It’s the Mazda’s combination of intuitive rotary controller and touchscreen (at least at a standstill) design that continues to rate highly for ease of infotainment interface. In outright terms, it lacks some of the slickness and bells and whistles functionality of some premium (Euro) systems but it’s much friendlier than the convoluted Lexus system. The 200t, though, evens things up somewhat by offering a richness and fidelity in sound system quality above and beyond that of the Mazda’s otherwise fine audio equipment.

If the Lexus wants to be accepted as feeling higher grade, there are details to support it. The one-touch overhead lights are neat, the automatic parking brake function is convenient, and the doors have more surety in weight and close with more assuring ‘thunk’ than the lighter and tinnier Mazda doors.

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The Mazda has a more spacious and naturally packaged second row. Be it a result of design or styling, by comparison, the Lexus once again feels claustrophobic despite actually offering ample knee and shoulder room together with functional headroom for taller occupants. The Lexus also offers reclining rear seat backs in its 60:40 split, whereas the Mazda’s 40:20:40 split-fold seats are static. Both SUVs feature rear air vents, outboard Isofix points and conventional tether points and door bins, though there’s no 12v power available in back of the Lexus.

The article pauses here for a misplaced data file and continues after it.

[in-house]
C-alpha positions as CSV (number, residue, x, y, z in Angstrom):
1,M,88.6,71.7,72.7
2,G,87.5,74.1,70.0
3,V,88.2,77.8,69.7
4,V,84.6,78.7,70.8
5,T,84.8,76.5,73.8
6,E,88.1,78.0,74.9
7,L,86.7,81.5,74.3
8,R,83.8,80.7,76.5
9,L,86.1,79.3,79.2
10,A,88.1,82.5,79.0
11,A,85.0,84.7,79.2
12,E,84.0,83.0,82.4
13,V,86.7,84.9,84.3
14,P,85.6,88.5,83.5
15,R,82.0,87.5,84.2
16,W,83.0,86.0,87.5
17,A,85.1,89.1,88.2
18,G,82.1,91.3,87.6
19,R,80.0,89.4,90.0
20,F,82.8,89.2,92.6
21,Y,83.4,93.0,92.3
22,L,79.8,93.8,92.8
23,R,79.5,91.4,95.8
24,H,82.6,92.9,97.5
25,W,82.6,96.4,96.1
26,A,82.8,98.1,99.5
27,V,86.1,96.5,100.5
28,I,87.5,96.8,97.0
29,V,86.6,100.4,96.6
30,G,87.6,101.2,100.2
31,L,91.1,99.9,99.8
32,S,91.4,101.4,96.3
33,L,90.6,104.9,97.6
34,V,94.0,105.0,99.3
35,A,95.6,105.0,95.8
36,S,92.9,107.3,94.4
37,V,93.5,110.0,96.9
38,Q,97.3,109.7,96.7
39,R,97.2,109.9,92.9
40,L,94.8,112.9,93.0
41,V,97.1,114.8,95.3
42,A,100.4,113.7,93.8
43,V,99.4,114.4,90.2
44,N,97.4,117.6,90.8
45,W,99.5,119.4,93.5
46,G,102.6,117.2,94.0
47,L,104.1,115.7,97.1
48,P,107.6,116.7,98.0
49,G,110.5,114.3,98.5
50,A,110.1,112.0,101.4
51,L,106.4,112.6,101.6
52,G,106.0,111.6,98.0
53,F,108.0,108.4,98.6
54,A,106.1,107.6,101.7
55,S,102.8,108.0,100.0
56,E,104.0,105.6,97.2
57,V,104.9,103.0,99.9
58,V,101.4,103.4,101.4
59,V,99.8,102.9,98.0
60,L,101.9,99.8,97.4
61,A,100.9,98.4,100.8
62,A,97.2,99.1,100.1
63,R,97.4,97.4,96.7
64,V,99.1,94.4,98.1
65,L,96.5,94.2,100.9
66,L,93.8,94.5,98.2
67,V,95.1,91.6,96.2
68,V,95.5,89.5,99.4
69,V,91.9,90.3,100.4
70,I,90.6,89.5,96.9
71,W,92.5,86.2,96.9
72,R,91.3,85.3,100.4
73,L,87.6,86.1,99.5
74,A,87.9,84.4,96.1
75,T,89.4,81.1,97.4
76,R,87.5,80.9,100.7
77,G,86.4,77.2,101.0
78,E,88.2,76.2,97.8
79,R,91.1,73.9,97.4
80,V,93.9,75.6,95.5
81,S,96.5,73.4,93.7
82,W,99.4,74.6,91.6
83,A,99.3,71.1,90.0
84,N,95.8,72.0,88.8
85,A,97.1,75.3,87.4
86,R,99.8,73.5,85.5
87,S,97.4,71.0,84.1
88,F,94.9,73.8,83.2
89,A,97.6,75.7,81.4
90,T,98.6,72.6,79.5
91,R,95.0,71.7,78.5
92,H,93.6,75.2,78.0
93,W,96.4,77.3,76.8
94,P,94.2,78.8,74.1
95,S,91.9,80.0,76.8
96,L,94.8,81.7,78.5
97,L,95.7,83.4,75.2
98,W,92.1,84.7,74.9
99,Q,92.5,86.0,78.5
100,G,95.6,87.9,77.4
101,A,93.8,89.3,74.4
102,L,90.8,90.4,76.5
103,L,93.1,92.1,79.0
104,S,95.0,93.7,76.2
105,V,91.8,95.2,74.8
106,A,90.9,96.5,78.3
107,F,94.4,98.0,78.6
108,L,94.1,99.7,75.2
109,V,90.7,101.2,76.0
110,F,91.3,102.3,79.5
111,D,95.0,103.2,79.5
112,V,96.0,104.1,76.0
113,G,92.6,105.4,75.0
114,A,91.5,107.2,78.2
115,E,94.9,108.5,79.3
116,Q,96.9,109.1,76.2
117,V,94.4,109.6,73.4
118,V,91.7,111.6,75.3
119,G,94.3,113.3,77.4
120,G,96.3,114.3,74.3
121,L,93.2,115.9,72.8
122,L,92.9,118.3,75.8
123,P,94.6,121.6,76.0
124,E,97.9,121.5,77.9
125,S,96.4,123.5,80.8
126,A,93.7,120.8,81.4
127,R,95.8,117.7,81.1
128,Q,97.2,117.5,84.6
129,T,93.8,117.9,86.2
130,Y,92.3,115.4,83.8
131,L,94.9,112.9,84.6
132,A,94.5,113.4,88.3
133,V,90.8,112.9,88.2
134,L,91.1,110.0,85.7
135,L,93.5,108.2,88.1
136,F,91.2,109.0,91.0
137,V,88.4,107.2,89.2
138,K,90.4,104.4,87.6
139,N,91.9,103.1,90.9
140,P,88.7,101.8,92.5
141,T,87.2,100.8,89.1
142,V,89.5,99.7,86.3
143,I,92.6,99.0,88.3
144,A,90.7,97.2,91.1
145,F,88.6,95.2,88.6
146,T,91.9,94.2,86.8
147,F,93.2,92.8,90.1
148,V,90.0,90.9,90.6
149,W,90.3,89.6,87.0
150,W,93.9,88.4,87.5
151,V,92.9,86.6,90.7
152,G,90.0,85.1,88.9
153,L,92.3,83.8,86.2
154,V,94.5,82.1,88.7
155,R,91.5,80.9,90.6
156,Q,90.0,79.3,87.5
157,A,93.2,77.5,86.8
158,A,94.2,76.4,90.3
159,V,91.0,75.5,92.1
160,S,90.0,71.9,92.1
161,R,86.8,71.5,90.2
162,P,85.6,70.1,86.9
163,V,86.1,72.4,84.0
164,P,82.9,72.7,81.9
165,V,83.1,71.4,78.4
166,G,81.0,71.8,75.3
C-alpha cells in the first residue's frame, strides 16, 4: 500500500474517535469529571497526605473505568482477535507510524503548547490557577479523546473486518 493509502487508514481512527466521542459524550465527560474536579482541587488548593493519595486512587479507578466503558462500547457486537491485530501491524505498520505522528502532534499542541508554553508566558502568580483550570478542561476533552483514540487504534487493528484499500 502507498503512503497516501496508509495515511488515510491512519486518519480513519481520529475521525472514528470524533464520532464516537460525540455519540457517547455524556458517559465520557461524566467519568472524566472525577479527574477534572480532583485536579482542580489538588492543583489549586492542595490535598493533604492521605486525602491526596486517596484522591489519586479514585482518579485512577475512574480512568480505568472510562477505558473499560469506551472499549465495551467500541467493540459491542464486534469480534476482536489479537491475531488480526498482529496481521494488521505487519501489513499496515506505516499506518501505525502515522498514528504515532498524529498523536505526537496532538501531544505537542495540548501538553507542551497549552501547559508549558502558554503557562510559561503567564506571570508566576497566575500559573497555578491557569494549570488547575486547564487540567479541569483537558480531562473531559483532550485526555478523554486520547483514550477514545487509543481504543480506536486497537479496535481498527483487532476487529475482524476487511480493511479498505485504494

Frustratingly, the Lexus has no remote access for folding the second row seats from the cargo area. Nor do the rear seats fold flat. But despite the high floor – which offers underfloor storage for the solid parcel shelf – there’s not much between the two SUV in term of cargo volume.

The NX claims a superior 500L to the CX-5’s 405L rear seats in play, though the curvaceous tailgate design impacts on luggage space usability – it isn’t quite as practical as sheer volume suggests. Rear seats down, the Mazda has the slight space advantage, though its 1560-litre capacity is superior to the Lexus by just 15 litres.

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ENGINE AND PERFORMANCE

The CX-5, in contemporary Mazda convention, continues to buck the wider mid-SUV trend towards turbocharged petrol engines.